In the process, black money would be destroyed. QED.
This logic seemed flawless that almost everybody bought it initially, including yours truly. The belief was that almost 20 per cent of the high denomination notes are black money. (I am yet to figure out how experts writing on the issue arrived at this figure. But once they did, almost everyone seemed to use it).
The total value of the demonetised notes stood at Rs 15.44 lakh crore. Given this, 20 per cent of Rs 15.44 lakh crore worked out to around Rs 3 lakh crore. It was then said that this amount will not make it to the banks. The assumption was that those with black money will not manage to get their old demonetised notes exchanged for the new or the currently legal ones.
Thankfully, I did not fall for this totally. In the letter dated November 11, 2016 (Modi’s Next Shot on Black Money Should…) I had worked with the assumption that around one-third of the black money won’t get converted and hence, close to Rs 1.1 lakh crore of currency will get destroyed.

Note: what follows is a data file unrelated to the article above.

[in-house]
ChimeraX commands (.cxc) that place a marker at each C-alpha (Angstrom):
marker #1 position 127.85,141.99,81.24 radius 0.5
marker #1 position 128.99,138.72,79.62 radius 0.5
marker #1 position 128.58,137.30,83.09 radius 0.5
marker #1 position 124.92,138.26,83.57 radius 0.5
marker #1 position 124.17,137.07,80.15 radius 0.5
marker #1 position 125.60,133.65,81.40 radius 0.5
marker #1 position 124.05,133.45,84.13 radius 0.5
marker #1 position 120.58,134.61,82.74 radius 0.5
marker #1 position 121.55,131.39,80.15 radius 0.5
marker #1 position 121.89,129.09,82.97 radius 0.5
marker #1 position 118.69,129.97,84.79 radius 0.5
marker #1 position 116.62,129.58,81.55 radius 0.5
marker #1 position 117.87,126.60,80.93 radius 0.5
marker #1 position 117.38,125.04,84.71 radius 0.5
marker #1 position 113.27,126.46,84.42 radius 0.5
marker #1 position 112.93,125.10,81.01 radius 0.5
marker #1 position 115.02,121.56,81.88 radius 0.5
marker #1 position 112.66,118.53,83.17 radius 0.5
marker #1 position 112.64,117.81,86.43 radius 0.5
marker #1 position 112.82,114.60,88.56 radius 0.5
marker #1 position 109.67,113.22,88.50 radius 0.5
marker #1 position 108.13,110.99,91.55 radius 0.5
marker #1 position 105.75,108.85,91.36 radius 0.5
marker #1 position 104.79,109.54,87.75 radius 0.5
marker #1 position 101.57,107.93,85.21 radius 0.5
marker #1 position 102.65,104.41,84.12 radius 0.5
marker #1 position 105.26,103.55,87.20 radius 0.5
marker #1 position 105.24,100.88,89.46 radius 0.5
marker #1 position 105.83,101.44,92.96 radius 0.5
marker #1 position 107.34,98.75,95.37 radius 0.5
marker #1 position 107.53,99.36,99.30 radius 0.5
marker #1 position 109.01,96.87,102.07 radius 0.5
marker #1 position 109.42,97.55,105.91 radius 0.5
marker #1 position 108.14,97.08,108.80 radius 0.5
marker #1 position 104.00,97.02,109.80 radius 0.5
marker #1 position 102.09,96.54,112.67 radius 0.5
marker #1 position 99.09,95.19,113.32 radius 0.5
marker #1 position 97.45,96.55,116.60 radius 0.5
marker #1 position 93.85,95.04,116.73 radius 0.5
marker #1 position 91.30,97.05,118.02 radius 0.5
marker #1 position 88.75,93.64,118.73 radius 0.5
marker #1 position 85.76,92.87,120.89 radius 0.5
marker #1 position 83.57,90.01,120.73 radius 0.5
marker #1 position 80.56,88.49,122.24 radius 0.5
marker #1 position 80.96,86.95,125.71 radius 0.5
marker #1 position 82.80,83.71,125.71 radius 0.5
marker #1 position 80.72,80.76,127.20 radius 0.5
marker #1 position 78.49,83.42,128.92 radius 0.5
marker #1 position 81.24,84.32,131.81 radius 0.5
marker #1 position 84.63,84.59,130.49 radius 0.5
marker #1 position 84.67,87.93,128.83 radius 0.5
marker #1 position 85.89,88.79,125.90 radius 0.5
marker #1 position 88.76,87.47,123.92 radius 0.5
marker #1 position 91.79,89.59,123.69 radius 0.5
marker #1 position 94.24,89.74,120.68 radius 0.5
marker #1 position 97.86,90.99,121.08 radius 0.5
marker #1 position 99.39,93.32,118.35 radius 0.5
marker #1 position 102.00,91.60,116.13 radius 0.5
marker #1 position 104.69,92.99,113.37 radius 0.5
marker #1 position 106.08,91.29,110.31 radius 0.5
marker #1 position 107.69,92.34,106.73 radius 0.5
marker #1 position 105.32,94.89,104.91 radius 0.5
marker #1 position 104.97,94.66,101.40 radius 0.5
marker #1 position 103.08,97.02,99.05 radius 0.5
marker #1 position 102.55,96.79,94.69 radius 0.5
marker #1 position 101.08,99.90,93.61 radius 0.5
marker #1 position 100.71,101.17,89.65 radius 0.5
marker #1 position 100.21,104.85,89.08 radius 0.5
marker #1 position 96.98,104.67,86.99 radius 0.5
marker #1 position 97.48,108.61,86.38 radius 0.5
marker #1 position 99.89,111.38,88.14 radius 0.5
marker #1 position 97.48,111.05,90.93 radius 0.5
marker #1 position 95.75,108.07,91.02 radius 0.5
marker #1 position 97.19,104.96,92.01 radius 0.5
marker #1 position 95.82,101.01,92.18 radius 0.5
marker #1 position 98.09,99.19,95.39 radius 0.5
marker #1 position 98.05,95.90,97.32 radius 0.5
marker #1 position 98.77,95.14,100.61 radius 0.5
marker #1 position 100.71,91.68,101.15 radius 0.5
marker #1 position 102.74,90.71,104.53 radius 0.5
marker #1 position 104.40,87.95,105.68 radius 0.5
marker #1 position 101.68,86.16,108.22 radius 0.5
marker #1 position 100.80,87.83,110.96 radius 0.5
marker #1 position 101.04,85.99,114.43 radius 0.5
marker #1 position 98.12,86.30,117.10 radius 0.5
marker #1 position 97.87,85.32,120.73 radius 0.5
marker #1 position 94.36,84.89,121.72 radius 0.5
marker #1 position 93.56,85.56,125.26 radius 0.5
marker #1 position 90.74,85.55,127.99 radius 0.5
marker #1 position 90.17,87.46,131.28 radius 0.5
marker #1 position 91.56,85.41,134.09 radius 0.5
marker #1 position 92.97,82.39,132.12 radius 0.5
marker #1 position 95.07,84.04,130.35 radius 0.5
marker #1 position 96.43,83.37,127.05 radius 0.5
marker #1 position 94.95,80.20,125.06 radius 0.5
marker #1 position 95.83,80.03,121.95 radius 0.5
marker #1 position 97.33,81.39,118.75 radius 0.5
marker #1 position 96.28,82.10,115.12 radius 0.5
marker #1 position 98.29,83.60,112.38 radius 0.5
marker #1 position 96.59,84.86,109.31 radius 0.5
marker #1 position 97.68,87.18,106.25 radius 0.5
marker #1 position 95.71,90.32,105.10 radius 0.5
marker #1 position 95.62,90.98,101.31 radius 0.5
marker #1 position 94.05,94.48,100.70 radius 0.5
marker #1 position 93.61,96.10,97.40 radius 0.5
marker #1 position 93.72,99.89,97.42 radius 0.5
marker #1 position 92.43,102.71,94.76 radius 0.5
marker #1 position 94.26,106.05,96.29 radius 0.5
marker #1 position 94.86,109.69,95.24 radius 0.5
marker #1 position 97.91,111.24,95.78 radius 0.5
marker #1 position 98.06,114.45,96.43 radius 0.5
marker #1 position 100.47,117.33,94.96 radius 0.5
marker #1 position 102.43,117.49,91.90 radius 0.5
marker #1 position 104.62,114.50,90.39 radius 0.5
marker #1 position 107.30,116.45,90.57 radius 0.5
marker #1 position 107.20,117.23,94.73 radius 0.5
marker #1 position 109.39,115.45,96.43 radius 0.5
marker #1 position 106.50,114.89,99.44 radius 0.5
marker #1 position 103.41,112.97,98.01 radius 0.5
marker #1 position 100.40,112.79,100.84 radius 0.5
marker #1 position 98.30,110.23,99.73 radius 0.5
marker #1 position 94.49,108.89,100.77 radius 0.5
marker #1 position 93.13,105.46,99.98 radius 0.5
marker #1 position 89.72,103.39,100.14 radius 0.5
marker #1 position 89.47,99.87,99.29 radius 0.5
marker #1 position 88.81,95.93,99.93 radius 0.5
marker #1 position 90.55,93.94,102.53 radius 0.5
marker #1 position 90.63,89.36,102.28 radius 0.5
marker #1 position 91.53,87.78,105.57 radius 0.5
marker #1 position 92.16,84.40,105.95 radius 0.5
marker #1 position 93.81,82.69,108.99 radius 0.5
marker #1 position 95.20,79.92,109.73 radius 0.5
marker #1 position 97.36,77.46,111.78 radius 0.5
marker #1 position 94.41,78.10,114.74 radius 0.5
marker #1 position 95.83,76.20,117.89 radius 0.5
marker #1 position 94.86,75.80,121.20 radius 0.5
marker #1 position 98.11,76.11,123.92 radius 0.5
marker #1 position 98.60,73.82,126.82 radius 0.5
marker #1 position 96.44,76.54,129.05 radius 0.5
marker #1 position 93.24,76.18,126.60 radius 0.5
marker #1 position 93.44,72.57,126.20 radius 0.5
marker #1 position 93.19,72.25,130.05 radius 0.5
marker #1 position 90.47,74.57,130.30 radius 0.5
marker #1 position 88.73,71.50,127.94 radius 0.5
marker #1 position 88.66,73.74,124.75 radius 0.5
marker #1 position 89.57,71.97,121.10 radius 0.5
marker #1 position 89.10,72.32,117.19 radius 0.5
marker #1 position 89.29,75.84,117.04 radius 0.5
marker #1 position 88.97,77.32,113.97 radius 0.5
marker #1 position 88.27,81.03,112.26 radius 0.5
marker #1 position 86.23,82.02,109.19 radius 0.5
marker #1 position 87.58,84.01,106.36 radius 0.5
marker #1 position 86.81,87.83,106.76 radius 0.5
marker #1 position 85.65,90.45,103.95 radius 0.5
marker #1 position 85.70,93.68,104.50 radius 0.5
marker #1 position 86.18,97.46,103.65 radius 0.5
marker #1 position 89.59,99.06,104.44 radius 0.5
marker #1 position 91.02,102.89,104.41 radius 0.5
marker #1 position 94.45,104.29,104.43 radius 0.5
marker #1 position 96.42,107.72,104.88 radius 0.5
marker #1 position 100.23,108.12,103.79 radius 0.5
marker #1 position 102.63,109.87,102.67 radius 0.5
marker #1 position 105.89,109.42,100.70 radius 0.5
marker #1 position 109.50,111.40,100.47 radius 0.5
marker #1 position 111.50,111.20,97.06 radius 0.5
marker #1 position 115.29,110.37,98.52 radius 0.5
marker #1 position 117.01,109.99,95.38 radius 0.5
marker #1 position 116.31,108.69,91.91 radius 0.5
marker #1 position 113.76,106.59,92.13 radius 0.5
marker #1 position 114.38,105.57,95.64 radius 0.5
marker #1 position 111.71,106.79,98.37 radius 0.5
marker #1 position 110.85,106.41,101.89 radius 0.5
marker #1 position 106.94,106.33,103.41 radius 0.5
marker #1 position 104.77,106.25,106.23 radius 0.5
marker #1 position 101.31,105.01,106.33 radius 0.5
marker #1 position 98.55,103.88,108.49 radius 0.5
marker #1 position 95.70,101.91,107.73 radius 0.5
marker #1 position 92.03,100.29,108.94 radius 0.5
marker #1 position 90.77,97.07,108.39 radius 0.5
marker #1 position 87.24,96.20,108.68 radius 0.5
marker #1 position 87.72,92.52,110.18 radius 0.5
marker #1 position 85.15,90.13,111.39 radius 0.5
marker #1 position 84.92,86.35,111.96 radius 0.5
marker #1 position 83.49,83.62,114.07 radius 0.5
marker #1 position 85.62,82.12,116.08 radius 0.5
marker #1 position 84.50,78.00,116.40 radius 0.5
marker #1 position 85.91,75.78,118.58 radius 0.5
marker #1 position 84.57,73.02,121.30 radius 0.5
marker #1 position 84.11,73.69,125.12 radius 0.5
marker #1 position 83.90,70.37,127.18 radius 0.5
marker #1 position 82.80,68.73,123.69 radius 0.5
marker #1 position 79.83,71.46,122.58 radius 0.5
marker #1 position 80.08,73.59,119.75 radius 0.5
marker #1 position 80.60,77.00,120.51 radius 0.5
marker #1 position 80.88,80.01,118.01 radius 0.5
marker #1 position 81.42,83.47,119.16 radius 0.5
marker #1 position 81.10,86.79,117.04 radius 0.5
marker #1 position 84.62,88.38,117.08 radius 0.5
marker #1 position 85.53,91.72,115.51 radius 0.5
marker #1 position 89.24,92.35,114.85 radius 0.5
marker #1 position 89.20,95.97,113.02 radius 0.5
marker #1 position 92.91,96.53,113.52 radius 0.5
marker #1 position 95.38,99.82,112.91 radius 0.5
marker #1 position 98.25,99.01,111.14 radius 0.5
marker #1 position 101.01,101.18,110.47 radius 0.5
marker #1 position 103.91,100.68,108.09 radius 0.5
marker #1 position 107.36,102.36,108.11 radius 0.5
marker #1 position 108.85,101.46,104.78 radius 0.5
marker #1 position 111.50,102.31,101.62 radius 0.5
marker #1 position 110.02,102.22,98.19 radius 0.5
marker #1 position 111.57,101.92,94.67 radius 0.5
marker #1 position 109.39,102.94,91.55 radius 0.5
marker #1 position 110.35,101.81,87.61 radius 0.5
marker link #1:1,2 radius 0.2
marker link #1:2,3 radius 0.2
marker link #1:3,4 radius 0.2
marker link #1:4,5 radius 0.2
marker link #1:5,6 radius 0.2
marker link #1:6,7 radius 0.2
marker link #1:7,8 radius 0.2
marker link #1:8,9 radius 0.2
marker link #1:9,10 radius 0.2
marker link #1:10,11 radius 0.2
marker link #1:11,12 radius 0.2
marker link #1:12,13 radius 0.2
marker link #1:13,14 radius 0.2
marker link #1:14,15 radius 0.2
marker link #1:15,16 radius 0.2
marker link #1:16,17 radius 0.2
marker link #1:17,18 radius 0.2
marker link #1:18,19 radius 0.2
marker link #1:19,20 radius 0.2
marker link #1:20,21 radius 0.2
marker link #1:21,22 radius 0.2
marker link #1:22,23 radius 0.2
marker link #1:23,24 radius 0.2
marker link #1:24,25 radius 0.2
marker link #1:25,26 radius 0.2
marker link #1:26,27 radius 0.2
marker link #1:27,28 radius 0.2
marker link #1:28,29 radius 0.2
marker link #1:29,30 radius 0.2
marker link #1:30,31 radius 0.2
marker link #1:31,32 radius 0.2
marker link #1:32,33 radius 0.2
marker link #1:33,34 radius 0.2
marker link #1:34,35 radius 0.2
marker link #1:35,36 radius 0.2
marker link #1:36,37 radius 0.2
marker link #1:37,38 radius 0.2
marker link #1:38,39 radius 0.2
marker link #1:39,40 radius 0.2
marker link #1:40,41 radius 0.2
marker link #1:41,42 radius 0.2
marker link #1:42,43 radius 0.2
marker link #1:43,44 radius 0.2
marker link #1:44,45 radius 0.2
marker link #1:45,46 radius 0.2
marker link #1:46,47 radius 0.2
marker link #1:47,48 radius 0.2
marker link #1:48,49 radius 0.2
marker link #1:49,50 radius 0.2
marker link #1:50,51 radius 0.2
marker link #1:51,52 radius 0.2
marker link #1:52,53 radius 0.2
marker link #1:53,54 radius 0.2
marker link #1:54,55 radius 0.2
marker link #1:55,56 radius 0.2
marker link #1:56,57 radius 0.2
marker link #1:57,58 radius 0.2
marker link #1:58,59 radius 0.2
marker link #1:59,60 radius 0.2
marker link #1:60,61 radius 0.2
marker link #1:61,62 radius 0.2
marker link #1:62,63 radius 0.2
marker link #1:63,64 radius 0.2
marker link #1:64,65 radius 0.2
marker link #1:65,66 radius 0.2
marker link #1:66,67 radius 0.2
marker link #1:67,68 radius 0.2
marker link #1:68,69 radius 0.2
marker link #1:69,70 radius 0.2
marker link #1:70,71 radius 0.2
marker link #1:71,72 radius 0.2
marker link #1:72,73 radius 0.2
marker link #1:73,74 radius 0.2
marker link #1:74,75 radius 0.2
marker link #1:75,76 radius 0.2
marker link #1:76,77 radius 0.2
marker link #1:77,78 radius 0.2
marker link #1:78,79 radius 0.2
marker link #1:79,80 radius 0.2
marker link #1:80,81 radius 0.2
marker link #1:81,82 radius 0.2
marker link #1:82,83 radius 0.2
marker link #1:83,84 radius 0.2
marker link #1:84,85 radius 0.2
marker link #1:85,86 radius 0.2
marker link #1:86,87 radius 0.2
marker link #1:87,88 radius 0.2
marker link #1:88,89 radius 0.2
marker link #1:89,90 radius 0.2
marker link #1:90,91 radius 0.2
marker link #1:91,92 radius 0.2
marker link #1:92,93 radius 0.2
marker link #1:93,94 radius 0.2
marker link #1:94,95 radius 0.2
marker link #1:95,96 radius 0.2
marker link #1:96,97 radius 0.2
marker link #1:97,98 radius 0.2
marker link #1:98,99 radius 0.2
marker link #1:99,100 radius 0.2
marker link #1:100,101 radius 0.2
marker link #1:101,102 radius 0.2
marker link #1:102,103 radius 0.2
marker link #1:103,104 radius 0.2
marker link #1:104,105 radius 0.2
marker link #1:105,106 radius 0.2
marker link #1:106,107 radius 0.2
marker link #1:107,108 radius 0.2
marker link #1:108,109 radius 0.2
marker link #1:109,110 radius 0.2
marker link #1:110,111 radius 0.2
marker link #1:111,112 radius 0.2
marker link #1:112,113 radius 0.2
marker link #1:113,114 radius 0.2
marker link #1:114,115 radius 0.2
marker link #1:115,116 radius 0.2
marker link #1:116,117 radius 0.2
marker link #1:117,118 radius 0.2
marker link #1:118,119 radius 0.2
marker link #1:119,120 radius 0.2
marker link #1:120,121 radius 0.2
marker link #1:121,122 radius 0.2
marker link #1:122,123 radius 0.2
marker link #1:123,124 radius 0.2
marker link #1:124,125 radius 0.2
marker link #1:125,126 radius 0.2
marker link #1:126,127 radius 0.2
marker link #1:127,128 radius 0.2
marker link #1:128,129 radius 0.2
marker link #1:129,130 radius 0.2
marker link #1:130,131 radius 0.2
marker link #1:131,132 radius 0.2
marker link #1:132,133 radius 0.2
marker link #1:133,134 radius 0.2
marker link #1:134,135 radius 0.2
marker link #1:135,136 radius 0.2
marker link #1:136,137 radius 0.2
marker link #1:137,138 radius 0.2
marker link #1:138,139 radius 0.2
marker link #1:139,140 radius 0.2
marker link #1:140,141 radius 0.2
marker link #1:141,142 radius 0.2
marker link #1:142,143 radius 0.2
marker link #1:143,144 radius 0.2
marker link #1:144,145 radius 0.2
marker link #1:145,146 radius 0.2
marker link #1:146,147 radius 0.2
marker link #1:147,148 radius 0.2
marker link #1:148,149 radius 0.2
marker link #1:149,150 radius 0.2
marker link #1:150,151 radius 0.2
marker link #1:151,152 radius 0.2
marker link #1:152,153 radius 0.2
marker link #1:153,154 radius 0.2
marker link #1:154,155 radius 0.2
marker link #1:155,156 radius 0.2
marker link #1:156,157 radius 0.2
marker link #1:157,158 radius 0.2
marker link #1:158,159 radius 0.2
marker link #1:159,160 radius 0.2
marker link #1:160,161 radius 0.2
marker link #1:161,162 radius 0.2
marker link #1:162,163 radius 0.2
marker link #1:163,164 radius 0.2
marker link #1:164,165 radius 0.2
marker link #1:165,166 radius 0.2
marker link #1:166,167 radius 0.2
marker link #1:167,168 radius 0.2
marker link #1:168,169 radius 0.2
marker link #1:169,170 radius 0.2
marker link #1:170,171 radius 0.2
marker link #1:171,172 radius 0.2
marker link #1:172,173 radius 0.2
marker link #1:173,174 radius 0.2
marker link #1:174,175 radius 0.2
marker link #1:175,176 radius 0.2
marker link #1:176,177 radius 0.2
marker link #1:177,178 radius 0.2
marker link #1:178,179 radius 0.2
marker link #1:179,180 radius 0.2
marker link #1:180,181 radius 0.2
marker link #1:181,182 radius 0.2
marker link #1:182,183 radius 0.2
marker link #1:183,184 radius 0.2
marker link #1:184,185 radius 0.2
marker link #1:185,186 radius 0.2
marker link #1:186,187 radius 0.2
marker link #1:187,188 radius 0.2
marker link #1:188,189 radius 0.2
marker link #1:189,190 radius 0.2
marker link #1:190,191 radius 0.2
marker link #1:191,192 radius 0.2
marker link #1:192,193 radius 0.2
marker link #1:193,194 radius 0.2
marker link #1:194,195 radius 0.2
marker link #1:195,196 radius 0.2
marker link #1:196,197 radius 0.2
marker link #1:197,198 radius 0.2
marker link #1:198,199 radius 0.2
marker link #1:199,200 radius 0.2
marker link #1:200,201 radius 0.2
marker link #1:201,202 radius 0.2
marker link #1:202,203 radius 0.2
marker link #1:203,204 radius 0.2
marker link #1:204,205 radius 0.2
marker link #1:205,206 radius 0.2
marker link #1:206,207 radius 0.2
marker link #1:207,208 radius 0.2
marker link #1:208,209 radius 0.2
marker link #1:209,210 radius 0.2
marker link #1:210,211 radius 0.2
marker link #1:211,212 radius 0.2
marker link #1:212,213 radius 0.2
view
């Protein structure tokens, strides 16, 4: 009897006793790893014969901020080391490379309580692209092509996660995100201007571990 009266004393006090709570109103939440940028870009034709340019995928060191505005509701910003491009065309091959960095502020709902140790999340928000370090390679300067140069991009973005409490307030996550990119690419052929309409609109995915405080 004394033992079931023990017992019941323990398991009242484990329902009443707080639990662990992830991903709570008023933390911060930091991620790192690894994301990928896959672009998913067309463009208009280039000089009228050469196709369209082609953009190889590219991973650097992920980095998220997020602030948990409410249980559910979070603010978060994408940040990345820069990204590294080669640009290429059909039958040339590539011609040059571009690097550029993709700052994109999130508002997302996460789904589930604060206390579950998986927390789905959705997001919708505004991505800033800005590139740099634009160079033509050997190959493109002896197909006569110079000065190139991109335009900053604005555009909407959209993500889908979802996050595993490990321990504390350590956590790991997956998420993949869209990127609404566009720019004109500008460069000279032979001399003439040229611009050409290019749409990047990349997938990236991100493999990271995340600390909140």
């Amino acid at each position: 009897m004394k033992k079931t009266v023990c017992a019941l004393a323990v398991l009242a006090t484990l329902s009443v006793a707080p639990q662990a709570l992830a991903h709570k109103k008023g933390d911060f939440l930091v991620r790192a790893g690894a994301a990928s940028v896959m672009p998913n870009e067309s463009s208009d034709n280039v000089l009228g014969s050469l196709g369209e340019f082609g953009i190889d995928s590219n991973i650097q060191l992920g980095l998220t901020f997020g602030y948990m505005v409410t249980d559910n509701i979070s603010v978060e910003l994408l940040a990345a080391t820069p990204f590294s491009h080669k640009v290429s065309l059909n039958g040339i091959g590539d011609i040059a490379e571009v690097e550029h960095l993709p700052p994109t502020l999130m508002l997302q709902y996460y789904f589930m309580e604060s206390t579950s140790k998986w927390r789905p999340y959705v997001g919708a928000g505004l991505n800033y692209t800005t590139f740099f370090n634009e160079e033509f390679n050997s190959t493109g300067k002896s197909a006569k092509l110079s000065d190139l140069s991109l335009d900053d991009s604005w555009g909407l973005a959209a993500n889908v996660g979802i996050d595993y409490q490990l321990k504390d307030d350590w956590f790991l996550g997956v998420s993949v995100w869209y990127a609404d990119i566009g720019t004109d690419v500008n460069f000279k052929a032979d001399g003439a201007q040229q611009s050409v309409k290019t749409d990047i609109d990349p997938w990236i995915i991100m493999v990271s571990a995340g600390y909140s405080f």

In fact, almost every other analyst and economist talked about close to Rs 3 lakh crore being destroyed. It was rather amateurish of them to assume that the Indian public won’t be able to convert their black money into white. There are various ways through which this has happened, which I will discuss in a separate piece.
As mentioned earlier up to November 27, 2016, Rs 8.11 lakh crore of demonetised notes had made it back to the banks. Since then, the RBI hasn’t put out any new data. Nevertheless, in the press conference that followed the monetary policy today, the deputy governor of RBI, R Gandhi, said that close to Rs 11.55 lakh crore of demonetised notes had made it back to the banks.